Blueberries really do grow best in pairs, even if they are self-fertile, and you need to give them a little time to get well established. It is well worth the wait though, and if you can grow them in large pots with ericaceous compost, you’ll be off to a very good start.
Site & Planting
- These bushes do best in moist, well-drained, acidic soil (a pH of 4.0-5.5 is ideal). If growing in pots, use an ericaceous potting compost.
- Site blueberries in the sun or partial shade.
- Plant 1m apart in beds or in separate large pots, as soon as possible after receiving them.
- Even if you have chosen a self-fertile variety, blueberry bushes are best planted in pairs to improve cross-pollination. If you only have one plant, and it is self-fertile, then you should still get a good crop, but it will be a bigger better crop if there is another plant!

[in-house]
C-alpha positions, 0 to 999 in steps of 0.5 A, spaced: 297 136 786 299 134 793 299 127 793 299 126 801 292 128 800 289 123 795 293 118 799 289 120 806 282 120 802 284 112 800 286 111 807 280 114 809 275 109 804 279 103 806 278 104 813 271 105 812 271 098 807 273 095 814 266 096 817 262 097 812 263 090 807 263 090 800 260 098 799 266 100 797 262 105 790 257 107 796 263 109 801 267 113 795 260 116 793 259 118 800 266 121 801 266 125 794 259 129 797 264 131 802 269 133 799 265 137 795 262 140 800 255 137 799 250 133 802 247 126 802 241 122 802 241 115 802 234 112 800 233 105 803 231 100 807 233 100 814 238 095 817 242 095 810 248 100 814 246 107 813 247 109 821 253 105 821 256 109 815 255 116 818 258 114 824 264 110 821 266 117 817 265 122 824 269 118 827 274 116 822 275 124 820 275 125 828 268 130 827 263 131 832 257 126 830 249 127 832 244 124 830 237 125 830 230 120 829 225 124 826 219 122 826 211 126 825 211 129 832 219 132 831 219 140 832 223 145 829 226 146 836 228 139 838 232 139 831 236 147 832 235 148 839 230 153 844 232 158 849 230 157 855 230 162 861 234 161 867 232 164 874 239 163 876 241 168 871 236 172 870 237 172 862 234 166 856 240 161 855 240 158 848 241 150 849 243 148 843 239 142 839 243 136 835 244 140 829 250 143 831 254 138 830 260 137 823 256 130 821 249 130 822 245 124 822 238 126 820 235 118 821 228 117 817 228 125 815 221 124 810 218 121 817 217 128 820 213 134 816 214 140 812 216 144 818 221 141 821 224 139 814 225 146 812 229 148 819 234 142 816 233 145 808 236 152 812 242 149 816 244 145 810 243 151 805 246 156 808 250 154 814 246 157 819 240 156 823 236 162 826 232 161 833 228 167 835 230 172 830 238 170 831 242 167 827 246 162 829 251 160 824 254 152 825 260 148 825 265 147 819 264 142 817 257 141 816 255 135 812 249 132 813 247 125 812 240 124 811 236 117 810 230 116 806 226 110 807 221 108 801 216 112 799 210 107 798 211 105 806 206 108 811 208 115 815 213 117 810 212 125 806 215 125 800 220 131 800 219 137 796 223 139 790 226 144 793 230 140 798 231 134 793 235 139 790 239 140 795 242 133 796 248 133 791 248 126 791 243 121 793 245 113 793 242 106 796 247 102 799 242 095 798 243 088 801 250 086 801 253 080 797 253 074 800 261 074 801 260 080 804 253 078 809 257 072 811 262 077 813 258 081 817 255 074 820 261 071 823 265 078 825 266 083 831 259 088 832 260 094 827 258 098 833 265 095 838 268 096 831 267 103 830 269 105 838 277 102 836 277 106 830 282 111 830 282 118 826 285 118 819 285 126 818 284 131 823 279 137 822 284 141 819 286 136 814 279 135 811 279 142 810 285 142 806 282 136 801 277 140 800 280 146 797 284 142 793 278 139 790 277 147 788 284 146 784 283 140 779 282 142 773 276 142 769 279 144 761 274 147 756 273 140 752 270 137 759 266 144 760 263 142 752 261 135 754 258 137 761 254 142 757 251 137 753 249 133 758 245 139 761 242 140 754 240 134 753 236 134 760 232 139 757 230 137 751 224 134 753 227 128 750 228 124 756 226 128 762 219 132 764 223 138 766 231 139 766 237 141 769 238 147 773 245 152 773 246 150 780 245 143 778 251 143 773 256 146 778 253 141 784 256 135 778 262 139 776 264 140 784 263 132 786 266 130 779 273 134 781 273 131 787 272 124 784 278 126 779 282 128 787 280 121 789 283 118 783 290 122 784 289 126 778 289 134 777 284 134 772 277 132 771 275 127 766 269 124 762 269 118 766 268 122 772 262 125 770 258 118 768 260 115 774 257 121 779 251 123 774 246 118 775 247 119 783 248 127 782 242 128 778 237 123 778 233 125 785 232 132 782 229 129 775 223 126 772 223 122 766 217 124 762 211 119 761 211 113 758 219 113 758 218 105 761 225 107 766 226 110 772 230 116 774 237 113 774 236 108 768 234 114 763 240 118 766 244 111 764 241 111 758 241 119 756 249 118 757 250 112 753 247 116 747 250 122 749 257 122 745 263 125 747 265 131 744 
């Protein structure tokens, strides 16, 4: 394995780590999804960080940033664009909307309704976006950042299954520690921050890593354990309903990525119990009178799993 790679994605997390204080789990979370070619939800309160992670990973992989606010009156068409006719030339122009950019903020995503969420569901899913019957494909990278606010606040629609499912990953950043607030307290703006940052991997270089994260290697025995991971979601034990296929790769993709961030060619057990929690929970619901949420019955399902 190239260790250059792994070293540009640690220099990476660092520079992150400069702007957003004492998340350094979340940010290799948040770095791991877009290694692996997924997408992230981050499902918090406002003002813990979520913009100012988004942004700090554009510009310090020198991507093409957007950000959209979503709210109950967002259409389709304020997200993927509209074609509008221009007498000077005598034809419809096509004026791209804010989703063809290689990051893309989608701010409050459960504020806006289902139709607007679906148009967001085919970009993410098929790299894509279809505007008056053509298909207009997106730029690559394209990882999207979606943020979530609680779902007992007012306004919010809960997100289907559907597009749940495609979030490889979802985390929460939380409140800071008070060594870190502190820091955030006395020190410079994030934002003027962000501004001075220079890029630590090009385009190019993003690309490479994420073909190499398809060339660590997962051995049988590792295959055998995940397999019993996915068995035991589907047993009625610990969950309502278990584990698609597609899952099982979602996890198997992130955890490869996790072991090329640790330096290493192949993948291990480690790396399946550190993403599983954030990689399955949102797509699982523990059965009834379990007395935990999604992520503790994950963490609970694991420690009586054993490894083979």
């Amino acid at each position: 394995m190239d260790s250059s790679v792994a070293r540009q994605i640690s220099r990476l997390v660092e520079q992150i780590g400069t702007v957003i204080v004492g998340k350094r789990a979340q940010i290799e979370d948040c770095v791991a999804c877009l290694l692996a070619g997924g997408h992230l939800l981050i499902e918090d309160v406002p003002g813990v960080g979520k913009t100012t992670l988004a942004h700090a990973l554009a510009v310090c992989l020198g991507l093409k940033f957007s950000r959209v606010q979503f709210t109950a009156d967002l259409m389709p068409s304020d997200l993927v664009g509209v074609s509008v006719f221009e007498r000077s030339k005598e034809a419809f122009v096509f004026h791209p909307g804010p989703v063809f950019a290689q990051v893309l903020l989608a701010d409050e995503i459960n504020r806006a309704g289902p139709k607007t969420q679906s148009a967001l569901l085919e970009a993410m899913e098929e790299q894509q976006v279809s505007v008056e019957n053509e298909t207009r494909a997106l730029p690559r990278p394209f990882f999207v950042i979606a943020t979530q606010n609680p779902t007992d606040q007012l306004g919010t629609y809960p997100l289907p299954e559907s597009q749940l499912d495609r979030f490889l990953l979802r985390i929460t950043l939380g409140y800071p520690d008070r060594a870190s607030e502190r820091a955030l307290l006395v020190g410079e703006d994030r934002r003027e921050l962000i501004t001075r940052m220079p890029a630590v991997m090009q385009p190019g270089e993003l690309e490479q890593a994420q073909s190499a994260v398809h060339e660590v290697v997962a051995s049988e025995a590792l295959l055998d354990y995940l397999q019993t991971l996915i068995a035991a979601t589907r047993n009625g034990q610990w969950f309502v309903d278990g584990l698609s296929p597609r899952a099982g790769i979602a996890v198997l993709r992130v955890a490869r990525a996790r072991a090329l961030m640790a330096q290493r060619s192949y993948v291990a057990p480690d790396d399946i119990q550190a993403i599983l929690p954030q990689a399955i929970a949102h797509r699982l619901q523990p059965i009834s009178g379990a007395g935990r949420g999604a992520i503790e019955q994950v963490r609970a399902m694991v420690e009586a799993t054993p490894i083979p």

Growing Tips & Pruning Advice
- Keep the soil moist throughout the first growing season. In later years, water thoroughly on a weekly basis during prolonged dry spells.
- Keep them weed-free and apply an annual mulch of ericaceous compost.
- Prune from year two onwards each winter by removing a fifth of your blueberry bush, cutting back to strong new growth, and taking off any new branches that are likely to touch the ground under the weight of the crop.
- You should be able to harvest from July through to August by picking off the berries.
- Your crop in year 1 may be quite sparse, but once the plant is a little more mature you should get a better yield.
- Poor pollination can be a problem, even with the self-fertile varieties as they flower in early spring when there aren’t many bees around. If this is the case, you may find it beneficial to grow another 1 or 2 blueberry plants alongside what you already have.